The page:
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In this age of social media, a frequently asked question is whether social media activity can violate a non-compete or non-solicit.   Although the case law is evolving, courts which have addressed the issue have focused on the content of the communication, rather than the medium used to convey it.  In so doing, they have distinguished between mere passive social media activity (e.g., posting an update about a new job) as opposed to more targeted, active actions (e.g., not merely posting about a new job, but also actively recruiting former co-workers or clients).

A “LinkedIn” case ...

Blogs
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The top story on Employment Law This Week: The DOJ intends to investigate anti-competitive trade practices.

The Department of Justice and the Federal Trade Commission released joint guidance for HR professionals on how antitrust laws apply to employment. The guidance explains that agreements among employers not to recruit certain employees—or not to compete on terms of compensation—are illegal. Notably, the DOJ announced that they plan to criminally investigate “naked no-poaching or wage fixing agreements” that are unrelated to legitimate collaboration between ...

Blogs
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Following up on a string of civil enforcement actions and employee antitrust suits, regarding no-poaching agreements in the technology industry, on October 20, 2016 the Department of Justice (“DOJ”) and Federal Trade Commission (“FTC”) issued Antitrust Guidance for Human Resources Professionals (the “Guidance”). The Guidance outlines an aggressive policy to investigate and punish employers, and individual human resources employees who enter into unlawful agreements concerning employee recruitment or retention.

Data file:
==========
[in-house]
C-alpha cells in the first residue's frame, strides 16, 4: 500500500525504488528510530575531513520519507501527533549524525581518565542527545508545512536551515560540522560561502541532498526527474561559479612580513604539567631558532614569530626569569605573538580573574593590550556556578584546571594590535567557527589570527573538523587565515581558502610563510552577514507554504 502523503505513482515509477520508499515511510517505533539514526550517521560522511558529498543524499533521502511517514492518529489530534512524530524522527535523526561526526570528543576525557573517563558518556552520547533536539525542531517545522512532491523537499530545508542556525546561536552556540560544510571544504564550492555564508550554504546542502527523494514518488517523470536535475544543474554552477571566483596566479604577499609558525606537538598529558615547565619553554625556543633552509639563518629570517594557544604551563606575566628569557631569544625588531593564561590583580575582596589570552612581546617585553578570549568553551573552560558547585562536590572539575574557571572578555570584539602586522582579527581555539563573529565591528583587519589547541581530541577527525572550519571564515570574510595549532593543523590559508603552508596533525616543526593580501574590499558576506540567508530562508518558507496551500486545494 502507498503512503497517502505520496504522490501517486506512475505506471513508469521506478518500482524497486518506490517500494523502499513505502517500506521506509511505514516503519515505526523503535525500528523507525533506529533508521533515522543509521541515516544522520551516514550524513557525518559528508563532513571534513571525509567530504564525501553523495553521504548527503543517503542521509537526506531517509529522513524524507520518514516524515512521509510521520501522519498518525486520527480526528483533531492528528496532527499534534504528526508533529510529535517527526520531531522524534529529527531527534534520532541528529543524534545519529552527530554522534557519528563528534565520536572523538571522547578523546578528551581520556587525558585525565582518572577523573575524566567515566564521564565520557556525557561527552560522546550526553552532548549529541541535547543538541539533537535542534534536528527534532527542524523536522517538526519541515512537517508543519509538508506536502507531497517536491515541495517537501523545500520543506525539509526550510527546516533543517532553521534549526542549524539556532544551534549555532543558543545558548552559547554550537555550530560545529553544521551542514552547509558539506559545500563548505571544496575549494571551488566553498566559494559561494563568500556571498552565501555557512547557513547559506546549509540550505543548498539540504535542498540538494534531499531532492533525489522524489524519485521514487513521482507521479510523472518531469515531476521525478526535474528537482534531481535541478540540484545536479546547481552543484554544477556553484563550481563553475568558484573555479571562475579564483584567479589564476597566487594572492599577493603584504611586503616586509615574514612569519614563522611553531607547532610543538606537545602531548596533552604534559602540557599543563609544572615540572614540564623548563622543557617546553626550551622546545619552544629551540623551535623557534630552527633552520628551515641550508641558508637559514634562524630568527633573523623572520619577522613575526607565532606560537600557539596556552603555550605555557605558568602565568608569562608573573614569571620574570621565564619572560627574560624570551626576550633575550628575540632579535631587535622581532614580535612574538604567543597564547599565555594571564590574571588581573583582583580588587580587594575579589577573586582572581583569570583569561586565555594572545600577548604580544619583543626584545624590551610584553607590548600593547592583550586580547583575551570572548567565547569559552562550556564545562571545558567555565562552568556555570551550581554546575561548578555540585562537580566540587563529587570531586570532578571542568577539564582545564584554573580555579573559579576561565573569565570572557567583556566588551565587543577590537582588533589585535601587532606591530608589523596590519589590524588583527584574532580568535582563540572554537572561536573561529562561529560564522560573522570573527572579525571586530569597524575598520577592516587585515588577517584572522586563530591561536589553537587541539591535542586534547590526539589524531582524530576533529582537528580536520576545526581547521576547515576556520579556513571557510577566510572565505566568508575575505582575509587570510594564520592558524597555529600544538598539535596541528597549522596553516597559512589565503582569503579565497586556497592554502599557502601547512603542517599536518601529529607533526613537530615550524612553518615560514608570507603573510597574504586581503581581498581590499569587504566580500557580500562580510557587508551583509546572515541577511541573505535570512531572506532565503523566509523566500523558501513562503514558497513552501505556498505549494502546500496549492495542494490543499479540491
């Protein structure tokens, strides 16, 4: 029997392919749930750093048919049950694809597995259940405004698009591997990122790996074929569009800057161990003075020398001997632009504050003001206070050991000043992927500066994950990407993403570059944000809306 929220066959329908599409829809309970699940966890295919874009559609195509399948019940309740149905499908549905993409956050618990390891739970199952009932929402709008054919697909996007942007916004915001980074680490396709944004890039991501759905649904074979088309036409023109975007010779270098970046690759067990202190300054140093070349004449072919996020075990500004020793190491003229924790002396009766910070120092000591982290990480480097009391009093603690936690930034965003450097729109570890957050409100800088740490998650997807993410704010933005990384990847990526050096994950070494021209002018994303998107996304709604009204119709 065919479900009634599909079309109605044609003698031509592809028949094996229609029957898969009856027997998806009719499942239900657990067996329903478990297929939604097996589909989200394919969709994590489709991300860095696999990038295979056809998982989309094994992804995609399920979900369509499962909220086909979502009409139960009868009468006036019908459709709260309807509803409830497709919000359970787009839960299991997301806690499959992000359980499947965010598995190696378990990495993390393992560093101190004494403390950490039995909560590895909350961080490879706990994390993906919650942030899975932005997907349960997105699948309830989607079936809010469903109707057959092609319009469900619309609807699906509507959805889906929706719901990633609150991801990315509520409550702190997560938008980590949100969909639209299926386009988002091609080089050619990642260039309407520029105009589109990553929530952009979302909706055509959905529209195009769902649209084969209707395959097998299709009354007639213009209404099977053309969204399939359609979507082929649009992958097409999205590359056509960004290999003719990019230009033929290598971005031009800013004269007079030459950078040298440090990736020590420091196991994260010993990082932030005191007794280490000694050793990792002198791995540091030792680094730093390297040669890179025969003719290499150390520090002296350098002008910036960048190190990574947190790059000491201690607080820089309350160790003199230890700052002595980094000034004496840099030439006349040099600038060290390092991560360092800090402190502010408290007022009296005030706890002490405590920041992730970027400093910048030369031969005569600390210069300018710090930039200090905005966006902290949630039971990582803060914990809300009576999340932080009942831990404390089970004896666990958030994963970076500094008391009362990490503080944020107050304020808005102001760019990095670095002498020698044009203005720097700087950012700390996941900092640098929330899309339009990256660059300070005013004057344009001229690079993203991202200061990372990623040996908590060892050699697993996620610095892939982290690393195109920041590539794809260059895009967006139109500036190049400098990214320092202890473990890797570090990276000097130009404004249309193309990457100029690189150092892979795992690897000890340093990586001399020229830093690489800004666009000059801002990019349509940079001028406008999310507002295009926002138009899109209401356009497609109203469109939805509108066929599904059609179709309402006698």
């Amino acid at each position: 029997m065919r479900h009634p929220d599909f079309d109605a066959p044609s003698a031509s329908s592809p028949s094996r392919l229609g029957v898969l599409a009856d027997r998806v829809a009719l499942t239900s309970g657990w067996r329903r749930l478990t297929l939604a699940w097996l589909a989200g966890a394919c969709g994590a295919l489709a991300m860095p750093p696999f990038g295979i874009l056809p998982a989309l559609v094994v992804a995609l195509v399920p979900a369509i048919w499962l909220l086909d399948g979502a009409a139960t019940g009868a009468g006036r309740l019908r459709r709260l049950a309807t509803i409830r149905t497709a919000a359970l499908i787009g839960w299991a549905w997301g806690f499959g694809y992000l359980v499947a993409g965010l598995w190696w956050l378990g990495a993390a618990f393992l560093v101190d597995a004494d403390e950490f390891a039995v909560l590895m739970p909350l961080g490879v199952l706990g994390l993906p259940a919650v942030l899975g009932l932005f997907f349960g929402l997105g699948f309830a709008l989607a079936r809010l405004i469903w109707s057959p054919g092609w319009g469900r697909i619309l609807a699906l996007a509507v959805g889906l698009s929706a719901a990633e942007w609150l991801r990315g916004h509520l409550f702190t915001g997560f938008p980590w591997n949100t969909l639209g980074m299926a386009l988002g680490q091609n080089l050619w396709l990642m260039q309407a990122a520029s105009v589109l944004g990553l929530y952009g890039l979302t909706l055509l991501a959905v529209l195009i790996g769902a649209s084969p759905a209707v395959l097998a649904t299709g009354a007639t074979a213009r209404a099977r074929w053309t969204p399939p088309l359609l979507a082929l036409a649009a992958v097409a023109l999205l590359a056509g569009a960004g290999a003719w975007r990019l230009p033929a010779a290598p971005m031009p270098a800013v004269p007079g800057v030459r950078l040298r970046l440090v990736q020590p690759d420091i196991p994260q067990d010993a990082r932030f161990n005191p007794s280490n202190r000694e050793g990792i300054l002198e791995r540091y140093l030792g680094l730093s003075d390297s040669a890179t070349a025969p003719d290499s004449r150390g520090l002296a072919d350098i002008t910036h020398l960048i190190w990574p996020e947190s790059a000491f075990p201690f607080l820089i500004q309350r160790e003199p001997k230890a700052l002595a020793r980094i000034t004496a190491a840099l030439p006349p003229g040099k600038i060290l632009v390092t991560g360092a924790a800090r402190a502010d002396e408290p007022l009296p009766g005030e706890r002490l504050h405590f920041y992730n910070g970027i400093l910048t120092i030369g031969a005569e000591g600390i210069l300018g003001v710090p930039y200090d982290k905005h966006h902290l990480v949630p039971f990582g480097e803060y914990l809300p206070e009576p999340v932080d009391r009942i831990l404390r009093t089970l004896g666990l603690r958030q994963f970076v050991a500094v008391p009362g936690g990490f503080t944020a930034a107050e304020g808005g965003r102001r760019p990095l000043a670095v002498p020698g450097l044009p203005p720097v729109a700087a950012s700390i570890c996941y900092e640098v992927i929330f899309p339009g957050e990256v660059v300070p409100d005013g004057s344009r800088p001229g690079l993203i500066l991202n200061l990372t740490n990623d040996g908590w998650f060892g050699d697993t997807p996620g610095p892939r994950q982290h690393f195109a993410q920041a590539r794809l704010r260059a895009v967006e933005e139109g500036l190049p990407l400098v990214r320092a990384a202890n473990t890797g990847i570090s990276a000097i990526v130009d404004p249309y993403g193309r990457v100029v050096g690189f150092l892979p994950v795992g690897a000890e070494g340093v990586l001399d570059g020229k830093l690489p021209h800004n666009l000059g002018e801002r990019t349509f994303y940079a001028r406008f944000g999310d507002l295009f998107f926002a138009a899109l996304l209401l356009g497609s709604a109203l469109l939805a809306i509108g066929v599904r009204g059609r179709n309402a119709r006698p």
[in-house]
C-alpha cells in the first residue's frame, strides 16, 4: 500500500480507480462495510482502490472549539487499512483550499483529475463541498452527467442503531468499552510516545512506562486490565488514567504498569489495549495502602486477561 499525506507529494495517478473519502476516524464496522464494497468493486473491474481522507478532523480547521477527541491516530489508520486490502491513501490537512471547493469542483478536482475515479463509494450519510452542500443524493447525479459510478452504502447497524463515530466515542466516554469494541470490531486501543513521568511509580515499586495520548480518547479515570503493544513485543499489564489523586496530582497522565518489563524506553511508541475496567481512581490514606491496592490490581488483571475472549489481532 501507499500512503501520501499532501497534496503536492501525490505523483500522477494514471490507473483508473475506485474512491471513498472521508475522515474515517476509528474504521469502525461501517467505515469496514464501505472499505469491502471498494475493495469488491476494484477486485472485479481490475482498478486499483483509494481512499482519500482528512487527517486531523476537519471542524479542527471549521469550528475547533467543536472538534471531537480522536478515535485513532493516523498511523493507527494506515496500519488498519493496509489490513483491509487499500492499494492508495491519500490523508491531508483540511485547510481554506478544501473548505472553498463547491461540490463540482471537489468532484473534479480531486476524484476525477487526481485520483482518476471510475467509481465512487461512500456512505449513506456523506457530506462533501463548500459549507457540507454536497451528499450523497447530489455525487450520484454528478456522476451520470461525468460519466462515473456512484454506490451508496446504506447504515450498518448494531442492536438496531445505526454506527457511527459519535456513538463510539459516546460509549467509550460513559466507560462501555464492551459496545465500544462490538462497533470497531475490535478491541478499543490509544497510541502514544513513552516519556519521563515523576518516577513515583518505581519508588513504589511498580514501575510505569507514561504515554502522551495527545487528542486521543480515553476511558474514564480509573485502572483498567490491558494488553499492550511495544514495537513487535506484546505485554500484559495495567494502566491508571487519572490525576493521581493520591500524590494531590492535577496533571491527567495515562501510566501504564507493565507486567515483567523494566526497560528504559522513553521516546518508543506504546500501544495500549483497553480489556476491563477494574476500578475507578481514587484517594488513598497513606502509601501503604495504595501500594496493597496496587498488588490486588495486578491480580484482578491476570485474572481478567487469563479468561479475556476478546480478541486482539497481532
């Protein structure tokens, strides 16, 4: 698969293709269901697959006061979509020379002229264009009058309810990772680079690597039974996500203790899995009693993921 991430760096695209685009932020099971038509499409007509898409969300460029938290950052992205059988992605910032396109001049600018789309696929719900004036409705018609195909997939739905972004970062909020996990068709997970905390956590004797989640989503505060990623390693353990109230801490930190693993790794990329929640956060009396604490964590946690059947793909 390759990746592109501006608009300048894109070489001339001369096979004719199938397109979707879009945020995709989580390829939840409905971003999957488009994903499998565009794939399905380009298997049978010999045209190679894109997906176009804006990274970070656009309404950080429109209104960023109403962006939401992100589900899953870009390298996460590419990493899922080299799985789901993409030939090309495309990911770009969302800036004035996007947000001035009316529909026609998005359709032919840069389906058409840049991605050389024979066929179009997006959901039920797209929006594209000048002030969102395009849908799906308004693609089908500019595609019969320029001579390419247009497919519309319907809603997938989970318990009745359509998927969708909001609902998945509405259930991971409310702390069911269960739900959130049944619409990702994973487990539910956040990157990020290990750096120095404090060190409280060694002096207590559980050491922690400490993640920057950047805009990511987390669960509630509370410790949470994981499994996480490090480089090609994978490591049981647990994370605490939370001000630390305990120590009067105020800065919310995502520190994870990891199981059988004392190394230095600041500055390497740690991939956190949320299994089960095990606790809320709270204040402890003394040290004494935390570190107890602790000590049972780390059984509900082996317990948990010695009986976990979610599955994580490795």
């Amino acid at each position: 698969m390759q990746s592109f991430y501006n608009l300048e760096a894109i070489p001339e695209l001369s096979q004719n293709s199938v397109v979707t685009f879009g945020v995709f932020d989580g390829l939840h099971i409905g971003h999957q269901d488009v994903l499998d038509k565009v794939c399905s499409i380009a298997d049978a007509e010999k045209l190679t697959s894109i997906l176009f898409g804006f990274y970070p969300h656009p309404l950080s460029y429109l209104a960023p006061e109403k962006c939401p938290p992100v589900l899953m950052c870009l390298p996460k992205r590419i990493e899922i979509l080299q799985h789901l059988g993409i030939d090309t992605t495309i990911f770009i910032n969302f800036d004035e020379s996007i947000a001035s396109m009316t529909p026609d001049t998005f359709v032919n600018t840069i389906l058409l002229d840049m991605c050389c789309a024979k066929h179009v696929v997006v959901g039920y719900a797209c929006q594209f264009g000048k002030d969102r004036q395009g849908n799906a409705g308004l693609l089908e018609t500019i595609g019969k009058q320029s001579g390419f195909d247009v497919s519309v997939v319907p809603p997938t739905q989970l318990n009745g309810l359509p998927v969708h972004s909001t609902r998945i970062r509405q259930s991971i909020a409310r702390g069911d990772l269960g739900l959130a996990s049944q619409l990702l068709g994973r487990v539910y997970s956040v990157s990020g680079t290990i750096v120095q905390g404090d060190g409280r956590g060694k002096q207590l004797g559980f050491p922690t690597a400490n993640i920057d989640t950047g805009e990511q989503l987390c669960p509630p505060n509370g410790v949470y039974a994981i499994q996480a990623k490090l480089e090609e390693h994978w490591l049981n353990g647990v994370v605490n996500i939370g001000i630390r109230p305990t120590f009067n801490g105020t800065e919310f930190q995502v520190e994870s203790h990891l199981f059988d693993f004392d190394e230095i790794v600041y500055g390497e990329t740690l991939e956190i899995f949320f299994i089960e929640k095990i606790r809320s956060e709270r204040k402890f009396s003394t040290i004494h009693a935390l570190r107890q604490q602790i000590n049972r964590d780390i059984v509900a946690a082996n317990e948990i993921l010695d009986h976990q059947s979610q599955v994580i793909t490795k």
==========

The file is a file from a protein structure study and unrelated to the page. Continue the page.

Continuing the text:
The Guidance focuses on three types of ...

Blogs
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Featured in the top story on Employment Law This Week:  Former employees turned competitors in Pennsylvania are hit with $4.5 million in punitive damages.

An insurance brokerage firm sued a group of employees, claiming that they violated their non-solicitation agreements by luring away employees and clients to launch a new office for a competitor. A lower court awarded the firm nearly $2.4 million in compensatory damages and $4.5 million in punitive damages because of the defendants’ outrageous conduct. On appeal, the appellate court agreed and upheld all damages.

See the ...

Blogs
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Rarely do we see punitive damages being awarded in cases involving the movement of employees and information between firms. The Superior Court of Pennsylvania last week affirmed a punitive damage award granted by a Judge of the Court of Common Pleas in such a matter, albeit which also found tort liability against the new employer and the five former employees.

The decision in B.G. Balmer & Co., Inc. v. Frank Crystal & Co. Inc., et al. sets forth a classic example of “bad leavers” and a complicit new employer. Confidential information concerning clients was copied and given to the ...

Blogs
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Restrictive covenant agreements are traditionally governed by state law and thus subject to various jurisdictions’ rules regarding enforceability. They stand on a different footing than most other contracts, in that their enforcement is typically susceptible to a court’s equitable powers, and may not always be enforced as written, if at all. States differ on whether their courts will deny enforcement of a restrictive covenant deemed overbroad as written by the parties or instead modify it to meet the particular state’s standards of enforceability. In those states where ...

Blogs
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[caption id="" align="alignright" width="120"] Barry A. Guryan[/caption]